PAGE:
So, the first episode of “Constantine” is in the books and, contrary to what a lot of you (you know, the two people who read the brain drippings I post on the NP) probably would expect, I didn’t hate it. Point of fact, I think it has a lot of promise.
I’m not going to recap the whole thing for you because, damn it, you should worship at the altar of television on your own. I am however going to point out the good and bad I saw. If you keep reading from this point on, expect spoilers. Good? Good. Moving on.
Let’s start with our hero, shall we? Matt Ryan does a good job of portraying the reluctance, and at times, the fallibility and vulnerability of Constantine. This is both a good thing and a bad thing. I do think that we need to see that John’s prone to making mistakes and that he’s human but I’m not so sure that we need to see him stumble right out of the gate. We need to see the guy that John promises in his narrative monologue at the end of the episode. There will be, hopefully, time over the course of seasons to show that he makes his fair share of mistakes. By setting it up at the very beginning that he needs a bail out from time to time made him look more like a ‘petty dabbler’ of the dark arts and not the ‘master’ that we all know he is.
But, you know what? I’ll give them props for making him ‘human’ right out of the gate. He was still a force to be reckoned with and carried himself with the right amount of swagger. He had the right mix of human and cocky badass. Just based on Ryan’s portrayal I am willing to sign on for more. But it’s not just him that we’re looking at. That leads me to a down side.
Let me preface this by saying that I really do love Harold Perrineau. I’ve been a fan since I saw him in that horrible 90’s R&J with Leo and Clare. His work on Oz alone is enough for me to forgive him for the angel “Manny”. Well, almost enough.
It’s not really his fault though, the whole idea behind the character is fairly flawed from the start. There’s nothing overly compelling about him or his involvement in the story that I could see. He’s not giving any help, backup or information that we haven’t already garnered. He’s all flashy smiles, a cool set of contact lenses and a passable set of CGI wings. Mostly all his involvement did for me was to further weaken the main character.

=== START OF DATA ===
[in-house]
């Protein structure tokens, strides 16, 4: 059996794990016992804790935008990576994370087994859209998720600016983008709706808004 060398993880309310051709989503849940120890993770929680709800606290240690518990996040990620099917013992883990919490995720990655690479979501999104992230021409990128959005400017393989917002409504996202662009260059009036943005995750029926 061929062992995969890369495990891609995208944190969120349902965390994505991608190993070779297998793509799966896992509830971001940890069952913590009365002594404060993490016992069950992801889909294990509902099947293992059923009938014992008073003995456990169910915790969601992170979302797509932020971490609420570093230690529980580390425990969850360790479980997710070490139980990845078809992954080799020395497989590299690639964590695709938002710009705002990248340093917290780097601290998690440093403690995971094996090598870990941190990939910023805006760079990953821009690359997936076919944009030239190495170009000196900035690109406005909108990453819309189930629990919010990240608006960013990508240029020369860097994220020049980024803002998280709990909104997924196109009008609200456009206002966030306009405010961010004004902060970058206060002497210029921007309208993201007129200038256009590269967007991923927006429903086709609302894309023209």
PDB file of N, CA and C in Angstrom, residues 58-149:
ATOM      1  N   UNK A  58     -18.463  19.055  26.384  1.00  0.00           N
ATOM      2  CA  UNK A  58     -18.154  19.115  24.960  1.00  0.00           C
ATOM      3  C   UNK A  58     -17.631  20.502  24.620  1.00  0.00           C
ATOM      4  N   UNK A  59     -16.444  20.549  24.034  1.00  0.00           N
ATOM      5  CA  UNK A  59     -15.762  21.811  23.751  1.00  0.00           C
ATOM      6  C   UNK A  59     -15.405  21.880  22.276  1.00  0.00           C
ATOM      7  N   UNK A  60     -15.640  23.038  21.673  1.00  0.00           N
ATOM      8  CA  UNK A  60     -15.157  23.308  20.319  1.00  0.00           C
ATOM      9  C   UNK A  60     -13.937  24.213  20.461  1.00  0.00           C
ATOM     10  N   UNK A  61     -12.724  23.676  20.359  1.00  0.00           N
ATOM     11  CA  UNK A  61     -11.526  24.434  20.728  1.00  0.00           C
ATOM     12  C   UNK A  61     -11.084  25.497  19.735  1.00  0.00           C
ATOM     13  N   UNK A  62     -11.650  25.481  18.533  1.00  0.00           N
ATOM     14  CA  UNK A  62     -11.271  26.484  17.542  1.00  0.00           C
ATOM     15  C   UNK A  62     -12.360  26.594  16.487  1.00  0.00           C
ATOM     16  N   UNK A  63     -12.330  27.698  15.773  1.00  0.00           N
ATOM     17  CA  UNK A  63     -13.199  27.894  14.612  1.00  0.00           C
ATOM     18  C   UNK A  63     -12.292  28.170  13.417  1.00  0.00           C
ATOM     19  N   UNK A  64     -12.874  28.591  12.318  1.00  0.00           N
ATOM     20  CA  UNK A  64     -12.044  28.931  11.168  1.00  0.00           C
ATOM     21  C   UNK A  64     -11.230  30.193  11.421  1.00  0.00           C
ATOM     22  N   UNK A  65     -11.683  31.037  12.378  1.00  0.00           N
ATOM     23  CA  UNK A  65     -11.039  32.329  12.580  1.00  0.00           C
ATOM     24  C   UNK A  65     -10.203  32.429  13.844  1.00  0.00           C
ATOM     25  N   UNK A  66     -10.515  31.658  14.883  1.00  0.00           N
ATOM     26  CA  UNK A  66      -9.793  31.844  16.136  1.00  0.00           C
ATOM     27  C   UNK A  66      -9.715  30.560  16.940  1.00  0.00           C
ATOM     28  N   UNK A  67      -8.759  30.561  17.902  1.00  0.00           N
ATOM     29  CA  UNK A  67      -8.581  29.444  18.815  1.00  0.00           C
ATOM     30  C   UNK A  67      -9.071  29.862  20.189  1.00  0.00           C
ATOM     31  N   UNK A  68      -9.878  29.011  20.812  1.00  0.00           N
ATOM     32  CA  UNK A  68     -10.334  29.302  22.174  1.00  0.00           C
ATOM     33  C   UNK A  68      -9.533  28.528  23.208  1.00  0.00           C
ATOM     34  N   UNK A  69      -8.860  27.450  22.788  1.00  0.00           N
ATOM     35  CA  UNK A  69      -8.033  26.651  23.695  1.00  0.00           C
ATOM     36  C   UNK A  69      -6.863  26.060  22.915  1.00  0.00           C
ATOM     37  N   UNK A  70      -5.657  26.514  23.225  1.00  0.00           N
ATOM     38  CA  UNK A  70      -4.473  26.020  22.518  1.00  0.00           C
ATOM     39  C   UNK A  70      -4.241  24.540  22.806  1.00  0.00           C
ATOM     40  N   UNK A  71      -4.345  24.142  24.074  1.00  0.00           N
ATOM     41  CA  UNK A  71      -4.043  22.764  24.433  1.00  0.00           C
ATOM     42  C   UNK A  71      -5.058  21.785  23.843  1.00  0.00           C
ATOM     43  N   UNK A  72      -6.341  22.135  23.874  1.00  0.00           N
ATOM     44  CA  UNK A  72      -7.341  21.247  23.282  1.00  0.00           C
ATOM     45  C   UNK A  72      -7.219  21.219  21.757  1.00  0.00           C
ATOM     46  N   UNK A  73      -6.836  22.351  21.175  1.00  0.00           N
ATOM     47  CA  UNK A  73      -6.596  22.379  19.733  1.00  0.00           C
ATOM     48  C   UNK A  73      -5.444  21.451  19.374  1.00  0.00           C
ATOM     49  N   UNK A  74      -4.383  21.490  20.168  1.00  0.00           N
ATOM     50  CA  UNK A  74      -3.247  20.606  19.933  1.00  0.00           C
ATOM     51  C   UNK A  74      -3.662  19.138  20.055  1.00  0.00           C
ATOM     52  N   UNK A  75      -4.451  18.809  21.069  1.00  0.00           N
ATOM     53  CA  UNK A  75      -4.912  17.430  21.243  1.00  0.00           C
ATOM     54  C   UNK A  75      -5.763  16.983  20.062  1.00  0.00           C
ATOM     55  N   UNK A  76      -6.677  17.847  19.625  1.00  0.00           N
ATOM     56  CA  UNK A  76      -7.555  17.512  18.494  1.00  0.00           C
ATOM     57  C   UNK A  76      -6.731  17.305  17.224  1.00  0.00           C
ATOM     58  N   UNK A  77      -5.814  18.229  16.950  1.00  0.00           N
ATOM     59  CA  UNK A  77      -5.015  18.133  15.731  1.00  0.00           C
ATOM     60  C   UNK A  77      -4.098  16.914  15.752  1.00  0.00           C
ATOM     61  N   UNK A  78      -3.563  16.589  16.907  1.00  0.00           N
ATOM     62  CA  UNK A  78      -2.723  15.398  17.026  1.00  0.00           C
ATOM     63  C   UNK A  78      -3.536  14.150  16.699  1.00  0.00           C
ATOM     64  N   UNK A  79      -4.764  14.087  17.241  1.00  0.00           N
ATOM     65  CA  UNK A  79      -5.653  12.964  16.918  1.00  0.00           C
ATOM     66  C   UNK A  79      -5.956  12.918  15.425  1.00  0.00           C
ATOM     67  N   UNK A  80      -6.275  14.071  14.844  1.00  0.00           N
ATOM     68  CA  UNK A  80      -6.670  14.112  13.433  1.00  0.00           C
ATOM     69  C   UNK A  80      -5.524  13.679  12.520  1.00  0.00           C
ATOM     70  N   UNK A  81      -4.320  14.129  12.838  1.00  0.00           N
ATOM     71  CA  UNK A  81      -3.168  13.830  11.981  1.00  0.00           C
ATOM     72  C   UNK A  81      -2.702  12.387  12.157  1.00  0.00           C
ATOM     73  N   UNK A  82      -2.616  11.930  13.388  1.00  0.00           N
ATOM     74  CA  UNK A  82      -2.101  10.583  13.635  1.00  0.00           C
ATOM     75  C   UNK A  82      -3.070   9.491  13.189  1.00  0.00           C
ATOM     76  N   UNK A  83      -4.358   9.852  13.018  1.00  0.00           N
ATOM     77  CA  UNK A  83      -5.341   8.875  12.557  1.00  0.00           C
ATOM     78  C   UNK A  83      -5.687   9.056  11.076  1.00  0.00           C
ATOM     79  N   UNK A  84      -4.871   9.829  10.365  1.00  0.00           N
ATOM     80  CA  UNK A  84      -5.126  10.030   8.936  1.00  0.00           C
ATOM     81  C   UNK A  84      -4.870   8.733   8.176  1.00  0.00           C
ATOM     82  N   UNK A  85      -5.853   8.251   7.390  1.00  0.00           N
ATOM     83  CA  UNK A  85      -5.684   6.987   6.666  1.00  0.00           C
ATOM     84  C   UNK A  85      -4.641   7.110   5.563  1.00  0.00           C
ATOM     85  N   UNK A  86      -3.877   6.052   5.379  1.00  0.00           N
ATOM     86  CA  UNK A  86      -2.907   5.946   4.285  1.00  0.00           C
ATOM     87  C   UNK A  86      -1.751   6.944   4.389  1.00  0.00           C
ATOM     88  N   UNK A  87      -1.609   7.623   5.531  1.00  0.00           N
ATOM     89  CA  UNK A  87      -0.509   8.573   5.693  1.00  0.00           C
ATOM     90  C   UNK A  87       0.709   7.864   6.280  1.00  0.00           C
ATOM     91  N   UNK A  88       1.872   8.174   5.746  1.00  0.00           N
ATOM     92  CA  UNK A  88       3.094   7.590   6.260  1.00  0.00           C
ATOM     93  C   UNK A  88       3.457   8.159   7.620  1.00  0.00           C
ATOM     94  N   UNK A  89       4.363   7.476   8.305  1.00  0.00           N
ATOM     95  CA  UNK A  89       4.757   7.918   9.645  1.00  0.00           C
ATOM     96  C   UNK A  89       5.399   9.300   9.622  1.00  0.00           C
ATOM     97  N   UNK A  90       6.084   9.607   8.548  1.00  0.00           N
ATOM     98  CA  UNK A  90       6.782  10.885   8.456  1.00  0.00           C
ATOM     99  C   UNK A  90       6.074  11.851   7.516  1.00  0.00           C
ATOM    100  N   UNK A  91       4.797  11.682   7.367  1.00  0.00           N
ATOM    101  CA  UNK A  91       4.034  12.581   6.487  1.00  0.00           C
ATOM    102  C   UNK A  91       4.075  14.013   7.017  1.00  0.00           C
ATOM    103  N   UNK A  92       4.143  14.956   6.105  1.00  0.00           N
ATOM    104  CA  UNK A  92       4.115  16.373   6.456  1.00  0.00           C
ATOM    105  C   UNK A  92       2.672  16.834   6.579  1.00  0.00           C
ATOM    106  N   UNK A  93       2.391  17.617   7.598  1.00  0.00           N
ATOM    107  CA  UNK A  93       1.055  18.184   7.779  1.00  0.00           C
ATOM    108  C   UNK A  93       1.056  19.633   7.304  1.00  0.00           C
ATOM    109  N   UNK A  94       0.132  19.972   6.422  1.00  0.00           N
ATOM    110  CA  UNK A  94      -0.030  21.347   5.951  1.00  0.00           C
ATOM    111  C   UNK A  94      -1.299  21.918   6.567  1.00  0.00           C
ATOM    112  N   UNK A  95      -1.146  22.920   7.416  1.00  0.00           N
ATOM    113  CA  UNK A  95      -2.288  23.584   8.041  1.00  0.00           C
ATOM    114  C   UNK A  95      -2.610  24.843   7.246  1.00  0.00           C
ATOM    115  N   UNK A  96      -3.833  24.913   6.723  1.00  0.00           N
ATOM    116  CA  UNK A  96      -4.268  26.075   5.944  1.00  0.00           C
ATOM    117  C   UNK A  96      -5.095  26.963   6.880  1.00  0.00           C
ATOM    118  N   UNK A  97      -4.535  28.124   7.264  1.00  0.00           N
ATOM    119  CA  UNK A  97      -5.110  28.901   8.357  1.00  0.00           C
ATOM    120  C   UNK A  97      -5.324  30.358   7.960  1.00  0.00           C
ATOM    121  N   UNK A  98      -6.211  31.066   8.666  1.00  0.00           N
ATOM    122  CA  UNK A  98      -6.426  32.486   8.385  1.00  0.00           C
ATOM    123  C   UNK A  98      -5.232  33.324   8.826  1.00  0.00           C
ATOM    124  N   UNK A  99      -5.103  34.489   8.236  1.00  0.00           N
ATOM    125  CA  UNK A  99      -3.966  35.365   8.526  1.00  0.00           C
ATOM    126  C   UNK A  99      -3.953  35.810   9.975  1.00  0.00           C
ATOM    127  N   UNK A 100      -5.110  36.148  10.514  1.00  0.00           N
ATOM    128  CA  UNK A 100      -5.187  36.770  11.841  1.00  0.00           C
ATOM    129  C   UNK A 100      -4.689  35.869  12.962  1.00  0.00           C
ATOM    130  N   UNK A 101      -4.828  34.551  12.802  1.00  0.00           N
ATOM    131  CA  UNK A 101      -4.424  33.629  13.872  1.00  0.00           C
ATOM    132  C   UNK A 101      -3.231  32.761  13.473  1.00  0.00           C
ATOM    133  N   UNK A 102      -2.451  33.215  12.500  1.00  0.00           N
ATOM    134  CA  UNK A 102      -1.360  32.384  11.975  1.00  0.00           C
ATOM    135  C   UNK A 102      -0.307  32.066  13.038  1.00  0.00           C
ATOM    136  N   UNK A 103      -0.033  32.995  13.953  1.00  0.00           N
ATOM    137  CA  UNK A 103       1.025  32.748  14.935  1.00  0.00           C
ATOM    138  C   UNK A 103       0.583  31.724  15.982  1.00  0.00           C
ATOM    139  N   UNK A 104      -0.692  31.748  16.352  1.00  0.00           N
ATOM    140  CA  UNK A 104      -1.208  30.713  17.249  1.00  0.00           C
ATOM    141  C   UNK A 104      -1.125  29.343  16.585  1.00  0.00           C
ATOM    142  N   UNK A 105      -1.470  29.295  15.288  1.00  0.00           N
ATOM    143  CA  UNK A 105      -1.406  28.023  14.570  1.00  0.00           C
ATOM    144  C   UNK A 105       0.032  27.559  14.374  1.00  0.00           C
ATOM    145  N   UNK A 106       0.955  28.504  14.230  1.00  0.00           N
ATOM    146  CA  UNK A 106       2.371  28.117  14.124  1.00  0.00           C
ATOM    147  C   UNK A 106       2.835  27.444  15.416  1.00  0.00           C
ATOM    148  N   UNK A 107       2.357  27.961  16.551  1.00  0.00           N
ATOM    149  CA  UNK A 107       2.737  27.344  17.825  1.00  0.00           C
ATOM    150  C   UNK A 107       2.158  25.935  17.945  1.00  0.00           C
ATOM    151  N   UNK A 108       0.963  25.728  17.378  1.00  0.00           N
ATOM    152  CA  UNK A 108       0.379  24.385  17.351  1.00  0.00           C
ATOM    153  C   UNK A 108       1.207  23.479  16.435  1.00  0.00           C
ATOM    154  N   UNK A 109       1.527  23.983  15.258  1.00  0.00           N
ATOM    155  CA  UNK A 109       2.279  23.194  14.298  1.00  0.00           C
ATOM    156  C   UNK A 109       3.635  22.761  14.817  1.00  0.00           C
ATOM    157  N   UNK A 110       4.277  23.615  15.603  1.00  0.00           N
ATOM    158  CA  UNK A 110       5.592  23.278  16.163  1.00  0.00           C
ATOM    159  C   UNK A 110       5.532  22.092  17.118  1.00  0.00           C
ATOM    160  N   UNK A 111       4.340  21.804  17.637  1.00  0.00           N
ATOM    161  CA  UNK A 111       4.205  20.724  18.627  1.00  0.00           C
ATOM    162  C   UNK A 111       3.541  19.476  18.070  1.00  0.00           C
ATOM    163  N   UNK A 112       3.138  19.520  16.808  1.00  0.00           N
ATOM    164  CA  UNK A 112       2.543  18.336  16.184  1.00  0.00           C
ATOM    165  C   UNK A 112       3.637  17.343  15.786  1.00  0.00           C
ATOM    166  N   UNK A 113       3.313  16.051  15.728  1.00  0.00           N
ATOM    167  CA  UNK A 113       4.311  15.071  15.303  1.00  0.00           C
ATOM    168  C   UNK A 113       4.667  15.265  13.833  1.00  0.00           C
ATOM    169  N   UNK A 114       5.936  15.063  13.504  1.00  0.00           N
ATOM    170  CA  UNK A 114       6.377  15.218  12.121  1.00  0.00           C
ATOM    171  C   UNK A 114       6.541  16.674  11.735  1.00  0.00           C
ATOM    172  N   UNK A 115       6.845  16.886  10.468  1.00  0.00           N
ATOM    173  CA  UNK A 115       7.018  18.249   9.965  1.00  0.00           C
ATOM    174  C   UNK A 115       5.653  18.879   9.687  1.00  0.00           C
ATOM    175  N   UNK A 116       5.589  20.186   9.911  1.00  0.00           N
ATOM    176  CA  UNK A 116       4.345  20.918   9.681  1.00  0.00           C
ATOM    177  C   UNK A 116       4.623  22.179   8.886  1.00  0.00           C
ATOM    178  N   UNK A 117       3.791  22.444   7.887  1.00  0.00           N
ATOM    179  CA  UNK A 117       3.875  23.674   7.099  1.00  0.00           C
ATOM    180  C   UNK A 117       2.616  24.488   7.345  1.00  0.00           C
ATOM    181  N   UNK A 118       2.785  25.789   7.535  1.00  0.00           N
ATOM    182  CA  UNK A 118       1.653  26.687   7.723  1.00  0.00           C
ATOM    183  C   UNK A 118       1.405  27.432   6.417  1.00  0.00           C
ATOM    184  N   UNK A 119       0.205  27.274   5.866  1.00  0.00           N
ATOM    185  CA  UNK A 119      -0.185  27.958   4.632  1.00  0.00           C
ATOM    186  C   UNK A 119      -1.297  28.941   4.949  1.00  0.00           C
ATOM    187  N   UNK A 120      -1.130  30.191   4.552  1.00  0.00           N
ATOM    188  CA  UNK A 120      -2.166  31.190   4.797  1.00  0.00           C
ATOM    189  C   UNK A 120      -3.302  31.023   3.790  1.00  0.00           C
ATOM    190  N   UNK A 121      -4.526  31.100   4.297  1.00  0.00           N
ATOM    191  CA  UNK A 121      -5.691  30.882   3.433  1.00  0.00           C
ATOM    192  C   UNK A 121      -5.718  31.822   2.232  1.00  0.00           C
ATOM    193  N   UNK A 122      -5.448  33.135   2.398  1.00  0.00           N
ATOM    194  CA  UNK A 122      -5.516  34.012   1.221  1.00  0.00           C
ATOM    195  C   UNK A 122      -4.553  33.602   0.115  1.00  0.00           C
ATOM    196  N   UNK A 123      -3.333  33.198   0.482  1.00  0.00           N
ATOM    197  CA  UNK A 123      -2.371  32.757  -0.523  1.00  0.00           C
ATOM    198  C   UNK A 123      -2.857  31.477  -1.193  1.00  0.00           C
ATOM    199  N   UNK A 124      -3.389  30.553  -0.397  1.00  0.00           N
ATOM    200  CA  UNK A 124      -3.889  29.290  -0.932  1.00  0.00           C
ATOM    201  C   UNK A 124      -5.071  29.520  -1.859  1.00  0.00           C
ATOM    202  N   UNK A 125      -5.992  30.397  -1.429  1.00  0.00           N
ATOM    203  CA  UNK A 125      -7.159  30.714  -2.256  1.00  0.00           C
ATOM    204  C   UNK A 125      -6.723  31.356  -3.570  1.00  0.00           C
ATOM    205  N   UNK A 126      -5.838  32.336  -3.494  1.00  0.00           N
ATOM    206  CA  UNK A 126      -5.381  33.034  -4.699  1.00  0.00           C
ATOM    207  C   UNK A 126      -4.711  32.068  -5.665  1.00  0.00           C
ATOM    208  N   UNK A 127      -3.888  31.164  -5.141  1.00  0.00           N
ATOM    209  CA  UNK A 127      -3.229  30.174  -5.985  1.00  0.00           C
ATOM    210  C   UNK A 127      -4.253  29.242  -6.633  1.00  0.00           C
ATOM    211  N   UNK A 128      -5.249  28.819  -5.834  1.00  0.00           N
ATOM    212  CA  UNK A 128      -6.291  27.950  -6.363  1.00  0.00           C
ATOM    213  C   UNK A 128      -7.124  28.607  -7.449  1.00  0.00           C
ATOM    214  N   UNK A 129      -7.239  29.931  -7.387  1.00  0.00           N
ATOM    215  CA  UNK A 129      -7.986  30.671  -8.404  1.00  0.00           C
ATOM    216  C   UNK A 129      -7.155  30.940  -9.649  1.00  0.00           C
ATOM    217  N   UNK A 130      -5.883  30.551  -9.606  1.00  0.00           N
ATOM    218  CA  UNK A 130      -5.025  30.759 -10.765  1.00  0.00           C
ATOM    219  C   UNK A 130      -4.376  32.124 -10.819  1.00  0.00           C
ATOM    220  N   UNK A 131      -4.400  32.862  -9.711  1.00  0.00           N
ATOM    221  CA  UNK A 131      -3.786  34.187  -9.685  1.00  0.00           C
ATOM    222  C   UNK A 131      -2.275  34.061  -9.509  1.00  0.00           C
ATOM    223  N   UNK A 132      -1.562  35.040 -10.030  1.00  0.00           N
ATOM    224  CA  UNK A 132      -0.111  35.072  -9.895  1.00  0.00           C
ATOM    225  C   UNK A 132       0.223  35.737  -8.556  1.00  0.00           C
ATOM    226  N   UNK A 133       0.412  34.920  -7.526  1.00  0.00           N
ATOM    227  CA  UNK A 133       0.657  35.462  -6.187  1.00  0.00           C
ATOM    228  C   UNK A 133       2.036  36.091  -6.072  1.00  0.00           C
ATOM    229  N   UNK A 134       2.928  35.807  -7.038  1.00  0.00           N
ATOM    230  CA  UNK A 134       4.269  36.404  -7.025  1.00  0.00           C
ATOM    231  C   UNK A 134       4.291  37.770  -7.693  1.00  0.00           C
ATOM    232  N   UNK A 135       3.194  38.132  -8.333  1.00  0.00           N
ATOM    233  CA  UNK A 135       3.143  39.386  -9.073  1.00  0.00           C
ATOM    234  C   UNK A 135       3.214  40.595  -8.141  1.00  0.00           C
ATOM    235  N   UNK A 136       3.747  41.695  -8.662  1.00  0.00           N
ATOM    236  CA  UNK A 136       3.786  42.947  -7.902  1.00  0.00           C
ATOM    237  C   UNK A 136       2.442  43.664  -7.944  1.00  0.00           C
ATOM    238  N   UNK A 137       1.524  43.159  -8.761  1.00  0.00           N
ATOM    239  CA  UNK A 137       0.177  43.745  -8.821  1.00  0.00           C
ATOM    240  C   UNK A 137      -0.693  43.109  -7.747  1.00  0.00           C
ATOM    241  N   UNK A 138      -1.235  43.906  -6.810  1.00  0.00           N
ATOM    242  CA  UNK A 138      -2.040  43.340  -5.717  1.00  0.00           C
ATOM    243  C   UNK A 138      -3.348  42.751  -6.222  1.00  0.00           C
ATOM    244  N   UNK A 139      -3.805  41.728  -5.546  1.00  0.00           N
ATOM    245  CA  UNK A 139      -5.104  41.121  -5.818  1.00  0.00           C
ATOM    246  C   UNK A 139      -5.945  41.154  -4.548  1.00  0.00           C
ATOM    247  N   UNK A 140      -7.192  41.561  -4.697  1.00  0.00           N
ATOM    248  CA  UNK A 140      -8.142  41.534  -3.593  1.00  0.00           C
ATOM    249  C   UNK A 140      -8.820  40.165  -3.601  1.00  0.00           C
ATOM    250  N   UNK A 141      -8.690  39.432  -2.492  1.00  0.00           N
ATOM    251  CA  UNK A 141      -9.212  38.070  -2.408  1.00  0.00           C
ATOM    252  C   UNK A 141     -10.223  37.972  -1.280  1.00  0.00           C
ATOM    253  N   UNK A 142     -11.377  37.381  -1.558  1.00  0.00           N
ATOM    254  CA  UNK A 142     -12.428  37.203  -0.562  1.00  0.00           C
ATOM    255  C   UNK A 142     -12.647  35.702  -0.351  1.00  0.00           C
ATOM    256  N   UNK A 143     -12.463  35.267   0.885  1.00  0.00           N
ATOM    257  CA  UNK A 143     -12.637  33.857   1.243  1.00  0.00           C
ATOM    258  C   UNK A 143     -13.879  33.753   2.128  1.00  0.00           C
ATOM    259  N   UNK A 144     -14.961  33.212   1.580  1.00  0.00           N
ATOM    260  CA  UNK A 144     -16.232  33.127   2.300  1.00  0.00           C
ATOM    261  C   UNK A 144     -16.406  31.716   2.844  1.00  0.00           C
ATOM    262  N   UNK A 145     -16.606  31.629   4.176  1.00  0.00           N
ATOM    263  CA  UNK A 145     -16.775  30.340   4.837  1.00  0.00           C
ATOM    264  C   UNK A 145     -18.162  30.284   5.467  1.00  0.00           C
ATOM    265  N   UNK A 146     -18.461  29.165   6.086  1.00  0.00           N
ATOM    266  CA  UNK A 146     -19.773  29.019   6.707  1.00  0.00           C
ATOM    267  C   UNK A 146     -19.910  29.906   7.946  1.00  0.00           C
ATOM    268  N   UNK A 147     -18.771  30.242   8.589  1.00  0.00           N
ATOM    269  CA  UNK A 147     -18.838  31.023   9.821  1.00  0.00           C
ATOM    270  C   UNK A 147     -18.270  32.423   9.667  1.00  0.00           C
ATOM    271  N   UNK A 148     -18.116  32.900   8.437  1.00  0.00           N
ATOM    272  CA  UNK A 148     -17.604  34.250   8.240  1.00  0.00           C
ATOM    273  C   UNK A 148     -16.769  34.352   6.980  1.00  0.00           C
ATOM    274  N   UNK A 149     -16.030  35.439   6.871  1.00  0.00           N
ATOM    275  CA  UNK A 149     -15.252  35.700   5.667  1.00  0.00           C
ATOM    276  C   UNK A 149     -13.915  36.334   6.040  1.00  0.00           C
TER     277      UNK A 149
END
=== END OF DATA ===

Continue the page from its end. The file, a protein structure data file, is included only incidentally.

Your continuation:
John isn’t the only one who doesn’t feel comfortable “slumming with angels”. I think that by setting up this idea that John is trying to work off the red in his ledger with Heaven, it takes away from the power of the main character. Let’s not forget that this is the same guy that tricked the First of the Fallen into drinking holy water and played a trio of devils off of one another to save his own skin. By putting him under Manny’s thumb early, it again takes away from what he is and what he can accomplish on his own.
On the upside, supporting cast wise, Charles Halford’s portrayal of John’s long suffering friend, Chas Chandler, was pretty outstanding. The show is obviously going to toss us some curveballs as to what’s really going on with John’s right hand man. I liked that Chas was one part exposition and one part moral compass for a man who doesn’t always fill in the blanks and has always had a spotty sense of direction when it comes to morals. I was also glad that they kept the character of a similar age as John and we didn’t venture into the oh so dreadful Shia department. I don’t want a plucky sidekick. I want a man who’s a bit hardened by the world that he’s been forced to occupy with his oldest/worst friend. I do believe that we’ve found that and I’m looking forward to how the show will explore this very complicated relationship.